Following that pensioner scheme mark 1 was abandoned and pensioner scheme mark 2 was introduced. Under the mark 2 arrangements the Government introduced a holiday package of $30,000. Under that package pensioners could have a home of any value, a car of any value, and house contents of any value, but they could not have holiday assets worth more than $30,000. Any such assets that exceeded that amount were deemed to be income producing at a rate of 10 per cent. So pensioner scheme 2 was also considered by the Prime Minister to be not politically acceptable. As I have said previously in this place, the Prime Minister said to the Press, with the television cameras whirring: 'We will do away with that. Senator Grimes has made a big mistake'. The Minister for Social Security had to take the blame for the scheme because the popular Prime Minister saw that the decision taken was not so popular.

Now we have pensioner scheme mark III, the pay as you die scheme. In spite of all Mr Hawke's grandiose promises, we are now left with this pay as you die scheme. He set up the Gruen Assets Test Review Panel to inquire into and report on this matter. Senator Grimes said that Mr Peacock and Senator Messner complained that the recommendations in the report were unfair and unjust, without having seen the report. Senator Messner and Mr Peacock were simply quoting from the report. Page 4 of that report reads:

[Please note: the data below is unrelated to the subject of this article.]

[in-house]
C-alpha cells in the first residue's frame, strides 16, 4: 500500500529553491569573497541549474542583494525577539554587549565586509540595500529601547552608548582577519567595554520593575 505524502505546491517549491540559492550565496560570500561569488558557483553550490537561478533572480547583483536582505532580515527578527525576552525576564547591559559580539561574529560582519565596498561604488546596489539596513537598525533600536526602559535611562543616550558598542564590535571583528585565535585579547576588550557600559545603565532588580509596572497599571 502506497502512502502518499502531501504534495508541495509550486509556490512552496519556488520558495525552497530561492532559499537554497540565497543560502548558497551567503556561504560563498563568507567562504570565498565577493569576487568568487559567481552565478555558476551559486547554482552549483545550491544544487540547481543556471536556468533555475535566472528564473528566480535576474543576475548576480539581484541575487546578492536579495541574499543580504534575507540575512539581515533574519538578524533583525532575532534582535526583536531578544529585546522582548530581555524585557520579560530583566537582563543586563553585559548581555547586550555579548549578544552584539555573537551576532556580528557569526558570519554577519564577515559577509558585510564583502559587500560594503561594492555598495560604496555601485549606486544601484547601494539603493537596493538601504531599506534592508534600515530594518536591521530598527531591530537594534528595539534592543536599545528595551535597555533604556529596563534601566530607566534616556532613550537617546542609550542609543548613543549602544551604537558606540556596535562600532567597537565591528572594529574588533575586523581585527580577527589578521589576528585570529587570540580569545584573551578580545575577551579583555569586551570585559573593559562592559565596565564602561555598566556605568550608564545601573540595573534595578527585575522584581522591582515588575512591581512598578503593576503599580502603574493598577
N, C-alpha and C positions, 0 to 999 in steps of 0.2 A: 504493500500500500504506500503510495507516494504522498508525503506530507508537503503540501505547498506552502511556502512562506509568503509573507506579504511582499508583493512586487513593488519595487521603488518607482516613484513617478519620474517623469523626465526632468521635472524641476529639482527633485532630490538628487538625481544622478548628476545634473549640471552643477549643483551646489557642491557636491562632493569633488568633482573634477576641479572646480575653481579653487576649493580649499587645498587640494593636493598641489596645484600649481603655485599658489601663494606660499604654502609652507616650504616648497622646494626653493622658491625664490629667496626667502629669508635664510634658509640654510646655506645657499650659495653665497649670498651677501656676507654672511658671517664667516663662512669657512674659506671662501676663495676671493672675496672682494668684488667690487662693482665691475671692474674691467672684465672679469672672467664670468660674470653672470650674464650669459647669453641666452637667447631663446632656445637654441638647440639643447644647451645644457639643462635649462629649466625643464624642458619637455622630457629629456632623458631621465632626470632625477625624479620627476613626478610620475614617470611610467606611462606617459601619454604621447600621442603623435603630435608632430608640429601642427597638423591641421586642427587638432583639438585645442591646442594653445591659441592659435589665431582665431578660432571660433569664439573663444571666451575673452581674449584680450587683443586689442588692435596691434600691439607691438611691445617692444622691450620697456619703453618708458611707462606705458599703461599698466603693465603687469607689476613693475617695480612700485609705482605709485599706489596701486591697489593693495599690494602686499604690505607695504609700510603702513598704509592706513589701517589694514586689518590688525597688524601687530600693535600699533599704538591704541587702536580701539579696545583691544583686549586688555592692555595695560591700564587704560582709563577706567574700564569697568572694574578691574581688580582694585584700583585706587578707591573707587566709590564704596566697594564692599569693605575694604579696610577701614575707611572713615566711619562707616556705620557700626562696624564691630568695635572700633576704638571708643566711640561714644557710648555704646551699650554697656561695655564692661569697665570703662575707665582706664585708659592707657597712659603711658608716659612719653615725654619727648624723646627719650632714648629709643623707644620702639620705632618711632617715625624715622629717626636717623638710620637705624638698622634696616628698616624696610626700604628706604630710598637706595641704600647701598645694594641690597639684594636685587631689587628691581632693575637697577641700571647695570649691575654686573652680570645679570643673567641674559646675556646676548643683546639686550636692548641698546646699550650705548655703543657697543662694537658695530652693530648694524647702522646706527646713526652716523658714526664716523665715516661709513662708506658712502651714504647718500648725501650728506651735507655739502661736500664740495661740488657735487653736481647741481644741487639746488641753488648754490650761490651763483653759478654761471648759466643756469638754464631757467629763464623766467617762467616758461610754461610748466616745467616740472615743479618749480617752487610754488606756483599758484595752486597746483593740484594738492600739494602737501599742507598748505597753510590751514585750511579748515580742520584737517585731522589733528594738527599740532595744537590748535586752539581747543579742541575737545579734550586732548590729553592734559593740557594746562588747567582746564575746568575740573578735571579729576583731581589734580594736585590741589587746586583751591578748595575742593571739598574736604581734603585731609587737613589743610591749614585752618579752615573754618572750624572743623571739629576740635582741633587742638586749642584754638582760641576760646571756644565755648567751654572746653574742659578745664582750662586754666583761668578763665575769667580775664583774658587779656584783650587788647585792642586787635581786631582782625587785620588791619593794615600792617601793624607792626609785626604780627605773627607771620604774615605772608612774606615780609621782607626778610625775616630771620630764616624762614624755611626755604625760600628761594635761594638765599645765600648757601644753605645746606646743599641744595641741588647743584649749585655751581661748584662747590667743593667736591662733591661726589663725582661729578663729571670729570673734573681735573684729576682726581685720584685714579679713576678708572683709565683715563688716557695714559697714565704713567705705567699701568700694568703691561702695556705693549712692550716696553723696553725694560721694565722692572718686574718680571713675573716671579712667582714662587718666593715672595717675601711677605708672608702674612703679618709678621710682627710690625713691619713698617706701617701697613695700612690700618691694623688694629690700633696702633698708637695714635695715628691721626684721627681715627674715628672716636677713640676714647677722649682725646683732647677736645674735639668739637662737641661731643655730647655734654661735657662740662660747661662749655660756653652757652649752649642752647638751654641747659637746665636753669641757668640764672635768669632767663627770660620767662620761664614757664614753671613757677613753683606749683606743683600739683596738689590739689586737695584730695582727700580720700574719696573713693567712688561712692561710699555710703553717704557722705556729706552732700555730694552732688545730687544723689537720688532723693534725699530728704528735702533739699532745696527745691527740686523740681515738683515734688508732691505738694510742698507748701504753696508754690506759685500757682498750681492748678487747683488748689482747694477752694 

The Panel believes that the interim nature of its work cannot be too strongly stressed.

This is only an interim suggestion, nothing more. It must not be used as a long- term solution; it is only an interim solution. The report goes on:

Whatever proposal is accepted however there will inevitably be some problems and some hardships caused in the community.

You bet there will be. The Panel at least acknowledged that the recommendations it brought forward will involve some problems and hardships for the community. When the proposal was first mooted, Senator Messner and Mr Peacock came out and said: 'We will not have a bar of that; it is not just; it is not fair, and we will have nothing to do with it'. Senator Grimes said that those sorts of statements denigrated Panel members. That is not so. All Senator Messner and Mr Peacock were doing was agreeing with the Panel when it said that these were only interim measures and that they would create problems and hardships for the community. Mr Hawke set up the Panel.